Practice Notes

Are doctors 'losing the online comments war?' We say medical groups stand a fighting chance.

by Tiffany Chan

"I LOVE Dr. M. But his receptionists are horrific—I have NEVER called their office without being put on hold for at least a full five minutes, and they are really rude with their patients, I've observed no exceptions. I hate going to the doctor's office and even though Dr. M is fabulous with me and patient with my questions, I just can't go back when his office makes me so uncomfortable in the waiting room."

"Women should be warned before coming here. I had the worst GYN experience of my life here—it was a nightmare."

With reviews like these, it’s easy to believe headlines like, "Doctors are losing the online comments war."

Online reviews offer prospective patients unprecedented, unfiltered insight into physician performance—at least as perceived by other patients. While this can be liberating for consumers, who use reviews to learn from others’ experiences, the accuracy of the information is uncertain.

The AMA and others have expressed concerns that online reviews offer a poor representation of provider performance because they’re skewed by low numbers of reviews. To exacerbate these worries, providers often have limited ability to address and deny even falsified claims, partly due to HIPAA protection of patient confidentiality. As a result, to providers on the receiving end of patient vitriol, online reviews can seem completely out of their control.

Eventually, sites run by Consumer Reports and CMS may successfully overcome barriers of existing online review sites by sharing more comprehensive, nationally comparable data on individual provider performance. But until then, consumer-generated online reviews are here to stay.


So, what can we do to leverage online reviews?

Caduceus Medical Group, a 20-physician independent practice based in Orange County, Calif., was recently profiled by The Wall Street Journal for making a 180-degree turn on its approach to online reviews.

At first, the group completely disregarded reviews on social media. However, Caduceus soon realized that patients were cancelling appointments and leaving the practice as a result of unmanaged, negative comments. Deciding to embrace, rather than dismiss, online reviews, the group took two key steps to harness these reviews for their own use.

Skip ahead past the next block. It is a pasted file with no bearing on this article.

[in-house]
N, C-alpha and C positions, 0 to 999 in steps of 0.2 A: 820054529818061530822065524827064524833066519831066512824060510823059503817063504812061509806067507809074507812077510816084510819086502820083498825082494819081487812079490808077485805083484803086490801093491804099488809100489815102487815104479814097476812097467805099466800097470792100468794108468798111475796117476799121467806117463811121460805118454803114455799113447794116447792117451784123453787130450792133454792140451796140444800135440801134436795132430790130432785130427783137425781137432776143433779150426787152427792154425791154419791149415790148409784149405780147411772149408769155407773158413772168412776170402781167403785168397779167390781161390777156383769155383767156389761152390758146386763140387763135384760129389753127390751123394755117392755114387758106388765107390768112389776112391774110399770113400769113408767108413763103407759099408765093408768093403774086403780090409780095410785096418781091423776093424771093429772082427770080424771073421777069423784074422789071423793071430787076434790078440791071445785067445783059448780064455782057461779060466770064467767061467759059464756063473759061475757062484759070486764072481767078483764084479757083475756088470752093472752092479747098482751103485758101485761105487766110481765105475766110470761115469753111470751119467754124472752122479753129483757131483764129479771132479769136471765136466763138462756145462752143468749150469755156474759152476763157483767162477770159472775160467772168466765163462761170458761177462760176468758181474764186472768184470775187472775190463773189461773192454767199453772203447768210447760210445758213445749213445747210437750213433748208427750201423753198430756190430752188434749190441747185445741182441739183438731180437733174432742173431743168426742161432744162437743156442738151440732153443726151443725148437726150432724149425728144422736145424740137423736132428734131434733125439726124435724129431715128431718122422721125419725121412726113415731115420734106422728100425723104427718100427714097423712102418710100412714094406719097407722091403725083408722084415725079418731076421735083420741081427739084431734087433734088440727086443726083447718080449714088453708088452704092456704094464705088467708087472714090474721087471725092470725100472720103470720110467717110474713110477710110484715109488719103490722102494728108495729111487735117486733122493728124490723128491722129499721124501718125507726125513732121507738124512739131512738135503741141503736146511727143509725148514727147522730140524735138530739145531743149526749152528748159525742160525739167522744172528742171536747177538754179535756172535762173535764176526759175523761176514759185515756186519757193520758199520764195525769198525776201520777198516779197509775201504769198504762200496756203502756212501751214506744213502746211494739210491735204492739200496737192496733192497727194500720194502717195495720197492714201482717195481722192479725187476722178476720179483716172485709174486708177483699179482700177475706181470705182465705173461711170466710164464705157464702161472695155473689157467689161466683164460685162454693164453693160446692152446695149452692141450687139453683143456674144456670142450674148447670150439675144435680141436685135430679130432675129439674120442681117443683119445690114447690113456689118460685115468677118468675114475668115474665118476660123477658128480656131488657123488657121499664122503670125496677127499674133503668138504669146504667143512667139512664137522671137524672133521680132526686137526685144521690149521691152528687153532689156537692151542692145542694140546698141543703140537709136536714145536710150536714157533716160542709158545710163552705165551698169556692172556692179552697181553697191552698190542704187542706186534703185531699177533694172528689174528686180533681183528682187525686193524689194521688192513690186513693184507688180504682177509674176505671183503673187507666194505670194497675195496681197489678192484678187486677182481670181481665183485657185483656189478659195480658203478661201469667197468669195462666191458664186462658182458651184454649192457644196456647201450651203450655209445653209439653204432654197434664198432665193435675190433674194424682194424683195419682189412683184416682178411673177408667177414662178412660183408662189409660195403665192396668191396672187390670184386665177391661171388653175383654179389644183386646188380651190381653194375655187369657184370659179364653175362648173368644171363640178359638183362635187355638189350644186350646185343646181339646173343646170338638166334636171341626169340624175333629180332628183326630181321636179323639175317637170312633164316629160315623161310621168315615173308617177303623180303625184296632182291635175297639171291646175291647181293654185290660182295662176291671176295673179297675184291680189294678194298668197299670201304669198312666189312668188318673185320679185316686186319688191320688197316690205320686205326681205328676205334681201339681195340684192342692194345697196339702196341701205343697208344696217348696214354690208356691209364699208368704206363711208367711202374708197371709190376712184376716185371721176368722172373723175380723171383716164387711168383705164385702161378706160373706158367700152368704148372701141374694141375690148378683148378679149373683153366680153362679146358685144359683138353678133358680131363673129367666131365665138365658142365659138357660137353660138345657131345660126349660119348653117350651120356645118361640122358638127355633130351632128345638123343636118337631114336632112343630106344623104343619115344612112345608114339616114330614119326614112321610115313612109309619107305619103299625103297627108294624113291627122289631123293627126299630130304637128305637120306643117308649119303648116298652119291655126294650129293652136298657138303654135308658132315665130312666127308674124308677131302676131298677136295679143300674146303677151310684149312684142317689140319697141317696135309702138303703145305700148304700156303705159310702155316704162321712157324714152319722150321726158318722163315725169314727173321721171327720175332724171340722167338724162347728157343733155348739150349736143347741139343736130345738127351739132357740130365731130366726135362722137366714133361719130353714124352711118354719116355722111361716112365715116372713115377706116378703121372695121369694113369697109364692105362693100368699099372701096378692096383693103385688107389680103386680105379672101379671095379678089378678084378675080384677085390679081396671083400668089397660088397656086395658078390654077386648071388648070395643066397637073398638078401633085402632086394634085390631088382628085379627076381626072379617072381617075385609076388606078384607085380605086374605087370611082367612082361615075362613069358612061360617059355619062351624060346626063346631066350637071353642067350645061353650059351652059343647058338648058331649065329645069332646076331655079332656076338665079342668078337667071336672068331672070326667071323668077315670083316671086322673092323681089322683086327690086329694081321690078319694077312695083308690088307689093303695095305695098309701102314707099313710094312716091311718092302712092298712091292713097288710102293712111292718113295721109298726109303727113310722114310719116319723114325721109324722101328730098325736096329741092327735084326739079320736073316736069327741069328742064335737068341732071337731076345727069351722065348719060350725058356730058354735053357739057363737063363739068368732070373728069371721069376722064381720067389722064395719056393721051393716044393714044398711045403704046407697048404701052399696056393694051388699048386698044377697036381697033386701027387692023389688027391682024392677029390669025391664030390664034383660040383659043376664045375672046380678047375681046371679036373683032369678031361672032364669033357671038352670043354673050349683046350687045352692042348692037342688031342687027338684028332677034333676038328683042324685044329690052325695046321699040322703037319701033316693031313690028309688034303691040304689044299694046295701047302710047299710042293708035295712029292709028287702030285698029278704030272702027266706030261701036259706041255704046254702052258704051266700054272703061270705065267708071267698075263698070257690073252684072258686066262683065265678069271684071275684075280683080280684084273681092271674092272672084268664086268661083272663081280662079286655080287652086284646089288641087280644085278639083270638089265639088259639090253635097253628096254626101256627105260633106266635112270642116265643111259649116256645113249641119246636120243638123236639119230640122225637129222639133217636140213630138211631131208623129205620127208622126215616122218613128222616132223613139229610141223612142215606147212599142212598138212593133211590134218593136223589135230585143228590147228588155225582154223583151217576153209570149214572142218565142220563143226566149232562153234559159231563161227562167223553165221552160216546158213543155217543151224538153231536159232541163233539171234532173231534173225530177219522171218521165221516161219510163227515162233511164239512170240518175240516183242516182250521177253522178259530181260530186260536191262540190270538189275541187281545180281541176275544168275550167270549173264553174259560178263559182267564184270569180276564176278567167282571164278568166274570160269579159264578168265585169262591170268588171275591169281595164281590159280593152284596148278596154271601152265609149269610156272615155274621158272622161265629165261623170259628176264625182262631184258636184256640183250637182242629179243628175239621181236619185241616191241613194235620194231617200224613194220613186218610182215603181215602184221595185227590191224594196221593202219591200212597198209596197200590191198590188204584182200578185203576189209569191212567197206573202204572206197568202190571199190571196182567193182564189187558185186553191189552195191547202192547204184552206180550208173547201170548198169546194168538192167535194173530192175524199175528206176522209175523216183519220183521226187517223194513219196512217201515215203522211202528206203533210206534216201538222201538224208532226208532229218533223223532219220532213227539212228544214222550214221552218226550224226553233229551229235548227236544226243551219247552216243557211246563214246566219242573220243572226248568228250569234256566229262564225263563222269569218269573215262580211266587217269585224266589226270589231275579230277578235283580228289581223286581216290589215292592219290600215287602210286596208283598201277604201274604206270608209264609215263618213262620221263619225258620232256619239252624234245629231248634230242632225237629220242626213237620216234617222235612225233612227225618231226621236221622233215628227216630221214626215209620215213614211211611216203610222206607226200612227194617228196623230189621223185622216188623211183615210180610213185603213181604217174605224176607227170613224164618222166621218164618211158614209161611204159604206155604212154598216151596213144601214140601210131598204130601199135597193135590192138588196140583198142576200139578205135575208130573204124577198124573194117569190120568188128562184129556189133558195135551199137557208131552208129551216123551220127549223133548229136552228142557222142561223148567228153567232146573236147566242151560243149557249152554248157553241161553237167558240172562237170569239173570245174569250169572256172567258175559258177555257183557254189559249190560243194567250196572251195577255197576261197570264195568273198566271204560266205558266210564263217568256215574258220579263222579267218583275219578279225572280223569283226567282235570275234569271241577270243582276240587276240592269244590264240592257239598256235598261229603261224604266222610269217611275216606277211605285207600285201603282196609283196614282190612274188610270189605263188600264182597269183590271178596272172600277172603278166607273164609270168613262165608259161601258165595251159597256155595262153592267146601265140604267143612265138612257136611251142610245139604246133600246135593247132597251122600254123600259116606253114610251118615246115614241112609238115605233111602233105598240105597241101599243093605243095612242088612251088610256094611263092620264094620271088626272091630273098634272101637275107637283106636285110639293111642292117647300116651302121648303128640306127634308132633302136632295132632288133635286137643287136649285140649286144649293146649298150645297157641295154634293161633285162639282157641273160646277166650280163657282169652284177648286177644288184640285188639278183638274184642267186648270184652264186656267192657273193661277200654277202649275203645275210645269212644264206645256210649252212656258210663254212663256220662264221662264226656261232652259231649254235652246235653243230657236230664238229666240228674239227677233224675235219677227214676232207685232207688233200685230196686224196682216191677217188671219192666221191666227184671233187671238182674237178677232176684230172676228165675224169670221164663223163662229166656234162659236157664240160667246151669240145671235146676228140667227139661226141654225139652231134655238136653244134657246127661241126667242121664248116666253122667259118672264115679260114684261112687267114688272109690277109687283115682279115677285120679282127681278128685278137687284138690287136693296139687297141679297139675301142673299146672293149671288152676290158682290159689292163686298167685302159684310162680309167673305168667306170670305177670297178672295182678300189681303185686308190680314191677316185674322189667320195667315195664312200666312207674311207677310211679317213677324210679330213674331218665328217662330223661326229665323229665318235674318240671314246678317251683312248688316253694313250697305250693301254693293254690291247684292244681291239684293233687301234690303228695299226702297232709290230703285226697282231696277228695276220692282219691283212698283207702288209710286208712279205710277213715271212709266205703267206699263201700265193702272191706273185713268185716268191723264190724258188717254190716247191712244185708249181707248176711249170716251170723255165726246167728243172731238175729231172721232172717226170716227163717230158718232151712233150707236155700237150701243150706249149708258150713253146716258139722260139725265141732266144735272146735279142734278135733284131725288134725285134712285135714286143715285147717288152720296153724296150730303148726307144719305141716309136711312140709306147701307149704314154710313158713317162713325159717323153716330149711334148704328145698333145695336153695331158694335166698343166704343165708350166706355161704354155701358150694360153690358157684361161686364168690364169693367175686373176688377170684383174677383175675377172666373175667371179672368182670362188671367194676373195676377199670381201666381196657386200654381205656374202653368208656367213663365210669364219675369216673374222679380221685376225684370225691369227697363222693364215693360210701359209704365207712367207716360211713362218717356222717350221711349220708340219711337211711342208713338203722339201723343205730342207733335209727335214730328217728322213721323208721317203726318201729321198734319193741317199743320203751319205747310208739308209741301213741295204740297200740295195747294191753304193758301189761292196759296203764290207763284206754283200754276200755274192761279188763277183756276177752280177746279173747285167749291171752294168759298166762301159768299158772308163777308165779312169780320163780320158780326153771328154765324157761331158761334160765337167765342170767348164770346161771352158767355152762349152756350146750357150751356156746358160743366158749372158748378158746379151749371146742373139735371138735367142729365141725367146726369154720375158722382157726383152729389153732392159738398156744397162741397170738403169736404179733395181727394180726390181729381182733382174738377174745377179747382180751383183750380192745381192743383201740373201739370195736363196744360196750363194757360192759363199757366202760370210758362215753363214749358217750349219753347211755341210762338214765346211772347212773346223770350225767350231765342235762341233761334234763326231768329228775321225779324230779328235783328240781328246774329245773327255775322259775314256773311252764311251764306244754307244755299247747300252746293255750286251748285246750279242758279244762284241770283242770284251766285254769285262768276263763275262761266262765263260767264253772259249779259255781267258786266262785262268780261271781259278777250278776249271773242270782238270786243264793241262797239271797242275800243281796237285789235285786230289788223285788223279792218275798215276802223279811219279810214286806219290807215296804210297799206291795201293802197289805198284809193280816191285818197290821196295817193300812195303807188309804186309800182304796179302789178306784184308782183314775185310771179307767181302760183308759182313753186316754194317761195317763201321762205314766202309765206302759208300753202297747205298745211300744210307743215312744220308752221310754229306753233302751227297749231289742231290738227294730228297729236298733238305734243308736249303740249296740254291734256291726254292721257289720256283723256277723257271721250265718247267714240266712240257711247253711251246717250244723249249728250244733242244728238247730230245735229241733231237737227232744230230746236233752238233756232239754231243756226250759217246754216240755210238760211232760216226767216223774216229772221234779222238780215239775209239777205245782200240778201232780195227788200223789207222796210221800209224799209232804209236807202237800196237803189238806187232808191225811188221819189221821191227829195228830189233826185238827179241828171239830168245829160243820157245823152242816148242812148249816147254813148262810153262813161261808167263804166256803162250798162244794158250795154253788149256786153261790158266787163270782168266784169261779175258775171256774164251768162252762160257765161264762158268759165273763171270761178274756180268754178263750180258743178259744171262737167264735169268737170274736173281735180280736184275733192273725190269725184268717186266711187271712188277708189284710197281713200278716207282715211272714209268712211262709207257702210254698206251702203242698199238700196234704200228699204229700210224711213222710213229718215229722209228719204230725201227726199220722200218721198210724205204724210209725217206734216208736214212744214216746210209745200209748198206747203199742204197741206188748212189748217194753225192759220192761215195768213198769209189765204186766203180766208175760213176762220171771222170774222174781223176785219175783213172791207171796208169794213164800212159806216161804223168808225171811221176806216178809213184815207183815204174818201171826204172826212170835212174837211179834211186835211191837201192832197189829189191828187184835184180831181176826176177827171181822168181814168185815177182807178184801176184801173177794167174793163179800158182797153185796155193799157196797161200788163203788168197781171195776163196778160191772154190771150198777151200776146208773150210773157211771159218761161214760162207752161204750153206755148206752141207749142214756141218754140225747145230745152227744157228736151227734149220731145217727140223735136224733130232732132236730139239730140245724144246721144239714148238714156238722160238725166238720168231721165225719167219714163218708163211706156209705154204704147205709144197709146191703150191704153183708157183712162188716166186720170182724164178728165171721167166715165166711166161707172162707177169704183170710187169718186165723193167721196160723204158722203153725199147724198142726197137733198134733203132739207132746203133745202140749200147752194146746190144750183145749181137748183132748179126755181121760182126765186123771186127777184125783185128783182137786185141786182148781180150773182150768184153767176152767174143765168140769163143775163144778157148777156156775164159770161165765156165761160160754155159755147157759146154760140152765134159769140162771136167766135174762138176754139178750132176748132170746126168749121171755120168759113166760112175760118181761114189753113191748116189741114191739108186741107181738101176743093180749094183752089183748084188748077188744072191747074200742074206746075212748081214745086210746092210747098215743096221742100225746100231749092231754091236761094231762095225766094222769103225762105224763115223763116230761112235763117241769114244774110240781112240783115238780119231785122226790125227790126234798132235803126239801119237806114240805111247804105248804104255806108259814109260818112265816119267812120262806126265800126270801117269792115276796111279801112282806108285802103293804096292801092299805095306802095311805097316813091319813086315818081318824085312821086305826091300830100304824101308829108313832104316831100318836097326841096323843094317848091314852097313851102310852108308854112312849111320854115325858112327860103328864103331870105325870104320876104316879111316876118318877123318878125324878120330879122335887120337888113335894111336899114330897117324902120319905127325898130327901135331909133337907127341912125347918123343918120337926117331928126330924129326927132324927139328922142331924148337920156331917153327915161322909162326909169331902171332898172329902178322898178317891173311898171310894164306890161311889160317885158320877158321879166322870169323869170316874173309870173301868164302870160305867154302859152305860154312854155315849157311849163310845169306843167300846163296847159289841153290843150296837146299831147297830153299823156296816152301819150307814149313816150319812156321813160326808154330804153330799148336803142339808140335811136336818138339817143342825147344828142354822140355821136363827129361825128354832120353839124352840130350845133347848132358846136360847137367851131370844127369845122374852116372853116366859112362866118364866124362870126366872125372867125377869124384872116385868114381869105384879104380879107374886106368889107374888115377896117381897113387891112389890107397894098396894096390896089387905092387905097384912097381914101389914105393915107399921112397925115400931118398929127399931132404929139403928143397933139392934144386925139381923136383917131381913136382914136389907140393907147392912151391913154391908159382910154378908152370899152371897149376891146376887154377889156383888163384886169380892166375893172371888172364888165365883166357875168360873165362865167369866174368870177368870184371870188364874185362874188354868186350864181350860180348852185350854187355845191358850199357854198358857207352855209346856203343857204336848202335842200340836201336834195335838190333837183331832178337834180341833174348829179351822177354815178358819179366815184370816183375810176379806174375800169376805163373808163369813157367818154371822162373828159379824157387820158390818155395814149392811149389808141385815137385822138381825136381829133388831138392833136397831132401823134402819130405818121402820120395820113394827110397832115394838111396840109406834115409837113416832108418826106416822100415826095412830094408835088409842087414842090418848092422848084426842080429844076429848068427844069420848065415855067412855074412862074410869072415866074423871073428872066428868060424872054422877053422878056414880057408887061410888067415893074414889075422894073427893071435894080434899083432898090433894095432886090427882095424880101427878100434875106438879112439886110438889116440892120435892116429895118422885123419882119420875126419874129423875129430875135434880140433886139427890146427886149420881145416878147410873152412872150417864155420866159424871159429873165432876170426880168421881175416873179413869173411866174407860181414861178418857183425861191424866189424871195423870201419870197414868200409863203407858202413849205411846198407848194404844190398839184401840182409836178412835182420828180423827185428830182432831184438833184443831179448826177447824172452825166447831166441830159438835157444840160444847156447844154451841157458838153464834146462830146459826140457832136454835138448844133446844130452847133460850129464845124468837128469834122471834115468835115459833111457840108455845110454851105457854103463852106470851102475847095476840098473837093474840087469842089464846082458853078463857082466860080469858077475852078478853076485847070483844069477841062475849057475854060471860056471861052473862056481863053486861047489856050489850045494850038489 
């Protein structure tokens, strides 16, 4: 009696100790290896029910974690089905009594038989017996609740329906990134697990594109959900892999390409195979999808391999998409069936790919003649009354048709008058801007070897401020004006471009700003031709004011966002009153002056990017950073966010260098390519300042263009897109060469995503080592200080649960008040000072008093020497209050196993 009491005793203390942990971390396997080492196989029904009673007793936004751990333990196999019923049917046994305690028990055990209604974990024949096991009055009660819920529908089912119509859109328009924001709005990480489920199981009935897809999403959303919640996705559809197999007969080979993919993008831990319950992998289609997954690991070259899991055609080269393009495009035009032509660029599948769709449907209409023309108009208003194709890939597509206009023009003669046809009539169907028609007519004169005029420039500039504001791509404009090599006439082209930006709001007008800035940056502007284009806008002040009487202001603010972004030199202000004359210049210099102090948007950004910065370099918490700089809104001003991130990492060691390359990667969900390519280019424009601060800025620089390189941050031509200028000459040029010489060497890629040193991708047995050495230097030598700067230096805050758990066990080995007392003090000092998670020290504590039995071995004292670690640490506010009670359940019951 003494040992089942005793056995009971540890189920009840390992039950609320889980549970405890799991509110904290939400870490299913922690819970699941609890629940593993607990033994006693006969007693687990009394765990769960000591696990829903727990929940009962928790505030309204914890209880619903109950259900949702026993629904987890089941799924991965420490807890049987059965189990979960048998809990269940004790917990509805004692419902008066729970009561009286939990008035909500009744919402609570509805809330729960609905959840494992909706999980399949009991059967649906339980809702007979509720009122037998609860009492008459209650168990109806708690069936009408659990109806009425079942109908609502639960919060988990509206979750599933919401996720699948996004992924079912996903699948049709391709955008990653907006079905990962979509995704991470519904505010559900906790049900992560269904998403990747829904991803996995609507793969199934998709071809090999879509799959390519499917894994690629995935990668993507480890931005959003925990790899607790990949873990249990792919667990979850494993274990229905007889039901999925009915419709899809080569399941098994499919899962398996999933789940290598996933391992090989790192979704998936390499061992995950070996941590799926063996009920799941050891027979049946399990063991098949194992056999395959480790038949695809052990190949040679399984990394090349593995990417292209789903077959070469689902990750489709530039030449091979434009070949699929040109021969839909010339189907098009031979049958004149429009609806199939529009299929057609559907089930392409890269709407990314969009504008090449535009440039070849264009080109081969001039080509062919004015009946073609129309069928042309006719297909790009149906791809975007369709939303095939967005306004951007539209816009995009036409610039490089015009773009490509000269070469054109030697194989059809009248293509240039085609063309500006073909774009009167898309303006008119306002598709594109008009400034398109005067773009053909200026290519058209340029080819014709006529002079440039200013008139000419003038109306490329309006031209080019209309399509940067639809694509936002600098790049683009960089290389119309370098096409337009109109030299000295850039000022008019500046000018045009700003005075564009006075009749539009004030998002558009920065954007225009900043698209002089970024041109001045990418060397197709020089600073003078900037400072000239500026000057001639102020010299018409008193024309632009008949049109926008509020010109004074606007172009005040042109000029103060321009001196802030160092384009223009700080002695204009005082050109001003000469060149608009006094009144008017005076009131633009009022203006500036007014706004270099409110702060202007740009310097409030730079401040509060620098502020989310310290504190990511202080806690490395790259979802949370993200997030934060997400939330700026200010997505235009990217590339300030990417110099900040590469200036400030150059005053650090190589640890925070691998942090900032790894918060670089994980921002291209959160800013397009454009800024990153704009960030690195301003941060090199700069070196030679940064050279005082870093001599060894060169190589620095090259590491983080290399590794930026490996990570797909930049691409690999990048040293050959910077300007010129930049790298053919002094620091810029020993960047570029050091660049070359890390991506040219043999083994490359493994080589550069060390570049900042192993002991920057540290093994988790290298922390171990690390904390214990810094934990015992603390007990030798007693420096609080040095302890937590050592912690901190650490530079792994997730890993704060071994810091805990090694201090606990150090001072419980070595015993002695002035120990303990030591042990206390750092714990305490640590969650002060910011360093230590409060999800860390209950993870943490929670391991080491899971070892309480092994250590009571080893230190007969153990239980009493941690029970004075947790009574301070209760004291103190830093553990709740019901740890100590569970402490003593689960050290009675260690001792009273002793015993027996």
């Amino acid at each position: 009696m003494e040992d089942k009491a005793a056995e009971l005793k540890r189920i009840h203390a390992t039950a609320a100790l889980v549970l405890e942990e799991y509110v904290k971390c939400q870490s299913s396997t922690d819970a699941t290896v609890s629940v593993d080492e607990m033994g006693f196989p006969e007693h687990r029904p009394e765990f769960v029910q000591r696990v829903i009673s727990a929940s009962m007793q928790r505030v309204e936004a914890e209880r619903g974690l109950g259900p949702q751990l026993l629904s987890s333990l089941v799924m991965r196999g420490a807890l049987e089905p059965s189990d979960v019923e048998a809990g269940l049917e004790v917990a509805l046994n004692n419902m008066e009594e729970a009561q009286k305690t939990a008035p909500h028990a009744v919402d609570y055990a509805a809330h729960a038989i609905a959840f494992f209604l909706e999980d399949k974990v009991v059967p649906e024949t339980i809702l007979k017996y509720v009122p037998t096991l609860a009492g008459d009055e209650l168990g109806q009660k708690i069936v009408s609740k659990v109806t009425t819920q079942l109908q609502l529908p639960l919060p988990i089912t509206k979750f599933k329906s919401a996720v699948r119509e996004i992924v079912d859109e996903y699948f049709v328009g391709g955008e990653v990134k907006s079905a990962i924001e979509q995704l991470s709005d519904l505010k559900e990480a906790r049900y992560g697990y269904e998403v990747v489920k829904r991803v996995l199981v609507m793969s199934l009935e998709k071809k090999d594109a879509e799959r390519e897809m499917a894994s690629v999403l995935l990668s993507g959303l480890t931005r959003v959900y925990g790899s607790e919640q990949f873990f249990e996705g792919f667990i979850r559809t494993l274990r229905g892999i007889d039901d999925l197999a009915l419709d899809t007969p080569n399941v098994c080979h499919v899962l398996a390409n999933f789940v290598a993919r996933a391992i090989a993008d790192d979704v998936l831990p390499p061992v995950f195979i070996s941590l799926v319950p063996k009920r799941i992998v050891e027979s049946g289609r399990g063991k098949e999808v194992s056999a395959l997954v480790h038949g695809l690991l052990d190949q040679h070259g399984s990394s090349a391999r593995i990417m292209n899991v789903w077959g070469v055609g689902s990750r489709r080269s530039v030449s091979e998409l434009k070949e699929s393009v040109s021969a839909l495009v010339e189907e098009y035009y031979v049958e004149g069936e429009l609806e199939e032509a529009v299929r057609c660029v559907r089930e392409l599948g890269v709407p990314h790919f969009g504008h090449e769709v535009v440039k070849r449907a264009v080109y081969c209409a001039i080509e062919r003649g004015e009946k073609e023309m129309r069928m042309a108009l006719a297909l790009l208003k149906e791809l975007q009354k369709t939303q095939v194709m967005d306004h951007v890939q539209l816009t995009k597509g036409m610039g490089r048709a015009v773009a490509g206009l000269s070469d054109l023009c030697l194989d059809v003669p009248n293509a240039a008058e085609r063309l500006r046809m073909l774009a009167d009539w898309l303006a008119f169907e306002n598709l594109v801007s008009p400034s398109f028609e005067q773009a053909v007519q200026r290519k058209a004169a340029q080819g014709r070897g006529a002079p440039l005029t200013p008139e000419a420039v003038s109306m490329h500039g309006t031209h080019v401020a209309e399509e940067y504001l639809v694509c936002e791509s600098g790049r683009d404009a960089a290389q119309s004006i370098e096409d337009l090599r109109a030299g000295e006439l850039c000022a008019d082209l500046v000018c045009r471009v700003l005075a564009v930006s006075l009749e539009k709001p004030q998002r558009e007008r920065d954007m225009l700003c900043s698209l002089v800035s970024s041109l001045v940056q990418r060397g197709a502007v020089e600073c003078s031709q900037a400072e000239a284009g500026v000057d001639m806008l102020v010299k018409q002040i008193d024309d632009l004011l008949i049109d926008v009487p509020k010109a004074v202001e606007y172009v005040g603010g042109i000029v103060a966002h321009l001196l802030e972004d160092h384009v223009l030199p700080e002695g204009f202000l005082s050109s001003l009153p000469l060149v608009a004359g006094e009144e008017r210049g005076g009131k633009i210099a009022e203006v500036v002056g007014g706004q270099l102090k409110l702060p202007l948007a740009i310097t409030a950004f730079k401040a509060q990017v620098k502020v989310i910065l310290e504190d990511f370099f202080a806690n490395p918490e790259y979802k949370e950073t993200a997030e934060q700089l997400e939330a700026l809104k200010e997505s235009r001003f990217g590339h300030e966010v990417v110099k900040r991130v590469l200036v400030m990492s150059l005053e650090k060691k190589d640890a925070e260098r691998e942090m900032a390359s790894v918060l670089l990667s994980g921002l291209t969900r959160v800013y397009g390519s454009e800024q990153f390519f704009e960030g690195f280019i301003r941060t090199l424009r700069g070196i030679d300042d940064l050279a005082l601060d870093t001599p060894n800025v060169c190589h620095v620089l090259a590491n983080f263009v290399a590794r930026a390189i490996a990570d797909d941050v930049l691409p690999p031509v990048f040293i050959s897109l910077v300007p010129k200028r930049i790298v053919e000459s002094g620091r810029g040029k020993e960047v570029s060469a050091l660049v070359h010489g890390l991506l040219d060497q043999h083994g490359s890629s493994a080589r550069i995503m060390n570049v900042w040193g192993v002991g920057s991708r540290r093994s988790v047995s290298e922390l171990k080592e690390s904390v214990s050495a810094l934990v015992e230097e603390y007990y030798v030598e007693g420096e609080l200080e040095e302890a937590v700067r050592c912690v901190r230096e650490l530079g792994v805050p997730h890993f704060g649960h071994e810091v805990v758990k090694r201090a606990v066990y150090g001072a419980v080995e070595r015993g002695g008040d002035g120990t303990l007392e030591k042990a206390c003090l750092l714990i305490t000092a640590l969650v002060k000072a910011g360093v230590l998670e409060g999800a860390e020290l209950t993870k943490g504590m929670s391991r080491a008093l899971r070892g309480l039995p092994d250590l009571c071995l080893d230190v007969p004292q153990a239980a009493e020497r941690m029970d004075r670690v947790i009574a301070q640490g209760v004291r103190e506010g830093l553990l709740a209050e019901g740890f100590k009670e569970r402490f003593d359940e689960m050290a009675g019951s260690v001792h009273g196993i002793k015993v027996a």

First, they encouraged patients to post online reviews. Caduceus created a page on their website asking patients to share their experiences, which provided two main benefits:

  • A larger sample size. Though providers may have a different perception based on a few particularly negative reviews, studies have found that most patients are satisfied with their care and that online reviews are generally positive. As a result, growing the "pie" can help to balance those outliers.
  • More positive reviews. While patients who have had a negative experience are more likely to be self-motivated to post a review, reminding patients to post a review increases feedback from patients who have had positive experiences. Caduceus takes a systematic approach to solicit more positive reviews: dedicated staff members analyze patient satisfaction survey data to identify patients who have had a positive experience. They then contact these patients and encourage them to submit reviews.

Second, Caduceus uses comments to inform practice improvement. Monitoring online reviews offers practices a window into what patients want.

Every day, Caduceus staff members browse online reviews from sites like Yelp. By inviting patients who post negative reviews to contact the office, the group maintains a valuable communication channel for resolving patient complaints. In addition, the group can learn from constructive criticism and make warranted adjustments to improve the patient experience.

As a result, Caduceus is growing its patient panel, and has noted particular interest from the newly insured.

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